Later in the show, teammate Nate Quarry was eliminated from the competition due to an ankle injury and was able to choose a previously eliminated fighter to replace him. He chose Leben, who was later defeated by Kenny Florian due to doctor stoppage in the first semi-final match after Florian opened a cut above Leben’s eye with an elbow strike. His losses on the show are not on his professional record, as the fights were classified by Nevada as exhibition bouts due to the decisions of the bouts not being disclosed until the fights aired on the show rather than being posted immediately following the fights.

Ultimate Fighting Championship[edit]

On April 9, 2005, Leben fought Jason Thacker on the undercard of the live finale of The Ultimate Fighter 1. Thacker was not amused when he watched the show and found out Leben had used his bed as a urinal. Speaking with Dana White, Thacker demanded a match against Leben at the finale. The match was set up, and Leben won 95 seconds into the first round after referee stoppage due to strikes. Afterward, Leben apologized to Thacker for urinating on his bed, saying he had since given up drinking because of that sort of incident.

After the show, Leben moved to Seattle, Washington to train with AMC Pankration. He has competed in several UFC events since the show and is the only person to have fought in the first six Ultimate Fight Night events, during which he earned a string of victories: a split decision win over future TUF 4 finalist Patrick Côté, an armbar submission against Edwin Dewees, a first-round TKO over Jorge Rivera, and a unanimous decision over Luigi Fioravanti. Leben was defeated by Anderson Silva at UFC Ultimate Fight Night 5 on June 28, 2006, by KO 49 seconds into the first round, but returned at UFC Fight Night 6 on August 17, 2006, where he defeated Jorge Santiago by knockout 35 seconds into the second round. He is the only fighter to fight at every event under the “Fight Night” banner.

Leben then lost at UFC 66 to longtime UFC veteran Jason MacDonald via technical submission due to a modified guillotine choke with less than a minute remaining in the second round.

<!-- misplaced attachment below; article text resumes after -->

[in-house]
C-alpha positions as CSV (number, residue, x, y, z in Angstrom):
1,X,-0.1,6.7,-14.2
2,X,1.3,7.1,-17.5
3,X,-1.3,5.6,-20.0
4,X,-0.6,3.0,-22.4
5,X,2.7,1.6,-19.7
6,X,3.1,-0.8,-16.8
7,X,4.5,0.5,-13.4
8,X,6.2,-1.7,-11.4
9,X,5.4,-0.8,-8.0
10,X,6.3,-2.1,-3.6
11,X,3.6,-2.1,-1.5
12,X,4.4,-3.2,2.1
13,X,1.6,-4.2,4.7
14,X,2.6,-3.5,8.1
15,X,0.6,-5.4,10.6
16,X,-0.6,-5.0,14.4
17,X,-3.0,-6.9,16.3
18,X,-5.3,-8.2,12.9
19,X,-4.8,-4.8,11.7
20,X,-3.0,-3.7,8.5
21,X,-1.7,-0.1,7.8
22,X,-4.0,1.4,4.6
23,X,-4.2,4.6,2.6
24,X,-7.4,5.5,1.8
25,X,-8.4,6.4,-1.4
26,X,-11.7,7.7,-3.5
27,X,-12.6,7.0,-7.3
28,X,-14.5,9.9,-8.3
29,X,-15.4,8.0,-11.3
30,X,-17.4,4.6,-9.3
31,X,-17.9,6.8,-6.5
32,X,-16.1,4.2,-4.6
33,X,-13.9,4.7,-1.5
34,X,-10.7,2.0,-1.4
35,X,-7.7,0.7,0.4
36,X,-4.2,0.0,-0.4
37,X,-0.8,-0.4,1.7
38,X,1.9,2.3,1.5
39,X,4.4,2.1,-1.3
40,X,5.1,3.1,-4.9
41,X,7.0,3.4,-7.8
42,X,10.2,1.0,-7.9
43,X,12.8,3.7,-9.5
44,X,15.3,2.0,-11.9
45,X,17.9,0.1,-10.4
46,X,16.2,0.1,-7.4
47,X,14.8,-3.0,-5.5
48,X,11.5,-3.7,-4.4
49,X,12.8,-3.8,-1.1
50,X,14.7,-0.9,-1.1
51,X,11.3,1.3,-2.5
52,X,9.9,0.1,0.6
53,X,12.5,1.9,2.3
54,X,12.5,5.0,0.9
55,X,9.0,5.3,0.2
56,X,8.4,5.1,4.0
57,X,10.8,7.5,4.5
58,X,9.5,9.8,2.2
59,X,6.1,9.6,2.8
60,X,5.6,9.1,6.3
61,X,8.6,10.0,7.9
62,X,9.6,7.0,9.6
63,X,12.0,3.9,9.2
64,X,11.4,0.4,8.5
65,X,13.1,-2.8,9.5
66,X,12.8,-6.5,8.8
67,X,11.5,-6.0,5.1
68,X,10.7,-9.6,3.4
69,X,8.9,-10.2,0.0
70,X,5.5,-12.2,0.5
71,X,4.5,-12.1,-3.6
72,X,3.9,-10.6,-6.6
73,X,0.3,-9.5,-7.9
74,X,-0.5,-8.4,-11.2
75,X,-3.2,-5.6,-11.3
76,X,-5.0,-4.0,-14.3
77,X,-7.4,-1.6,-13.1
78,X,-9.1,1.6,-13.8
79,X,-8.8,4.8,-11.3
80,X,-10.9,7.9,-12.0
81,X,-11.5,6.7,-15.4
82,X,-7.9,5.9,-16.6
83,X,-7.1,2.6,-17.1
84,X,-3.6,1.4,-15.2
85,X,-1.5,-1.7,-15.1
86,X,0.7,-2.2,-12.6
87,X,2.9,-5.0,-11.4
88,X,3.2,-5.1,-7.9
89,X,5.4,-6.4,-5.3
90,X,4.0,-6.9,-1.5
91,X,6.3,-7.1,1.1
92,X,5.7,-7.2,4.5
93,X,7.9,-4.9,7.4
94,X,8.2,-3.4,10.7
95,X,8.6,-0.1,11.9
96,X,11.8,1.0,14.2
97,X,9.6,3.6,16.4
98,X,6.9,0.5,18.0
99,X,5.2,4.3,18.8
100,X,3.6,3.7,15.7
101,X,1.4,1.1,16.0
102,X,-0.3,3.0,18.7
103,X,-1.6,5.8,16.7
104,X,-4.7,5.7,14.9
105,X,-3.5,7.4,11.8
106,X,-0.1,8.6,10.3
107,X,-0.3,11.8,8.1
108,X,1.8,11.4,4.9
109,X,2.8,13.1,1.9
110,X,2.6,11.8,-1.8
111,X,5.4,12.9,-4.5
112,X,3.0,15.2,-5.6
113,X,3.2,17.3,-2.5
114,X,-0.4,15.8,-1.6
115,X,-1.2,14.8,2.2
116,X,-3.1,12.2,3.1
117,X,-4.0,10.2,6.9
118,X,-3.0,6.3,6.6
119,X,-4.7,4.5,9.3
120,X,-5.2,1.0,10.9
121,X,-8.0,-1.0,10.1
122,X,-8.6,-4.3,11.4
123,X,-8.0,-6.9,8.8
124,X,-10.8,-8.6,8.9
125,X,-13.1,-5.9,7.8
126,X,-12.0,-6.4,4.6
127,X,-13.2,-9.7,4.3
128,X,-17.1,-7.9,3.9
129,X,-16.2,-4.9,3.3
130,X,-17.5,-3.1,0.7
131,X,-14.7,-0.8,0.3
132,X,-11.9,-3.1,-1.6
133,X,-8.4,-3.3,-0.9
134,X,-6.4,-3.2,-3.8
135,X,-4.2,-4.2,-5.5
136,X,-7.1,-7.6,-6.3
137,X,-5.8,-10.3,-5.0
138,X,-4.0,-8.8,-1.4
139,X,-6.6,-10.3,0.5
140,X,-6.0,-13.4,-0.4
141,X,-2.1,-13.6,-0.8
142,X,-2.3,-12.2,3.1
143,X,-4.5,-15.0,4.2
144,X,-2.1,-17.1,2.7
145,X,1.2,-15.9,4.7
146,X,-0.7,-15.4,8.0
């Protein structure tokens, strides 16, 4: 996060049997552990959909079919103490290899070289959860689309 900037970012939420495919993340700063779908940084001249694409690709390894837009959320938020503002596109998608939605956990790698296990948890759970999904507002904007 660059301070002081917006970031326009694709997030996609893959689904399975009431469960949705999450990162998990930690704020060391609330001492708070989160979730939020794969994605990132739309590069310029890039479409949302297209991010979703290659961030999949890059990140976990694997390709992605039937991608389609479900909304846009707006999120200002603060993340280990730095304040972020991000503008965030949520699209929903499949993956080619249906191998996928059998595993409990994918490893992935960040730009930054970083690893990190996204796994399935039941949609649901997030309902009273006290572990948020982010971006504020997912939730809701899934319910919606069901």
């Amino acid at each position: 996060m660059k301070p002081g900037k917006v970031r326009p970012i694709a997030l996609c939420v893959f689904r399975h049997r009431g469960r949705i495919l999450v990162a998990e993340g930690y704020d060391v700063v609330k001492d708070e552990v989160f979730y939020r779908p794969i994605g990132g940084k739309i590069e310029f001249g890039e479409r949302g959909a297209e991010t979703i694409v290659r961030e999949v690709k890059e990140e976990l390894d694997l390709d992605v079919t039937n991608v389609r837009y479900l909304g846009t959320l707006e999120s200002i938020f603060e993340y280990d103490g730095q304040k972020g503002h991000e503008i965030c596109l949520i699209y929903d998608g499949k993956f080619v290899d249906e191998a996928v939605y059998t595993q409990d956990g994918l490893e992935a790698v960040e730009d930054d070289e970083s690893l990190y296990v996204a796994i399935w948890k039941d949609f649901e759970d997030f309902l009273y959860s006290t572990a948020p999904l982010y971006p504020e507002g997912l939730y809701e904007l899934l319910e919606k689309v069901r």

Leben then lost to Kalib Starnes by a very close unanimous decision at UFC 71 on May 26, 2007. The bout won Fight of the Night honors.

It was reported that Leben was offered a main event fight against Mike Swick at UFC Fight Night 11, but turned down the fight for unknown reasons; it was later revealed on the Ultimate Fighter Season 1 reunion show by UFC President Dana White‘s call to matchmaker Joe Silva that Leben’s camp turned down the fight and that Leben himself had no prior knowledge of the fight offer.[7] Leben instead took on Terry Martin on the same UFC Fight Night 11 card. Even after being rocked with multiple punches by Martin, a half-dazed Leben defeated Martin by knockout at 3:56 of the third round.

At UFC 82, he knocked out Italian Alessio Sakara in the first round, winning the Knockout of the Night award.

On April 30, 2008, Leben was arrested in Oregon by Clackamas County Sheriffs for a DUI stemming from an earlier date.[8] He was kept in jail and temporarily held without bond for allegedly violating his probation. Leben was then sentenced to 35 days in jail.

His next fight was against Michael Bisping at UFC 89, which he lost by a unanimous decision after a full three rounds. Leben taunted Bisping throughout the last two rounds by dropping his arms and raising his chin.[9] The judges scored the fight 30–27 (twice) and 29–28 for Bisping.[10] Bisping used effective counter punching in the fight to keep the aggressive Leben at bay. Both fighters showed sportsmanship by congratulating one another and raising each other’s arm after the fight.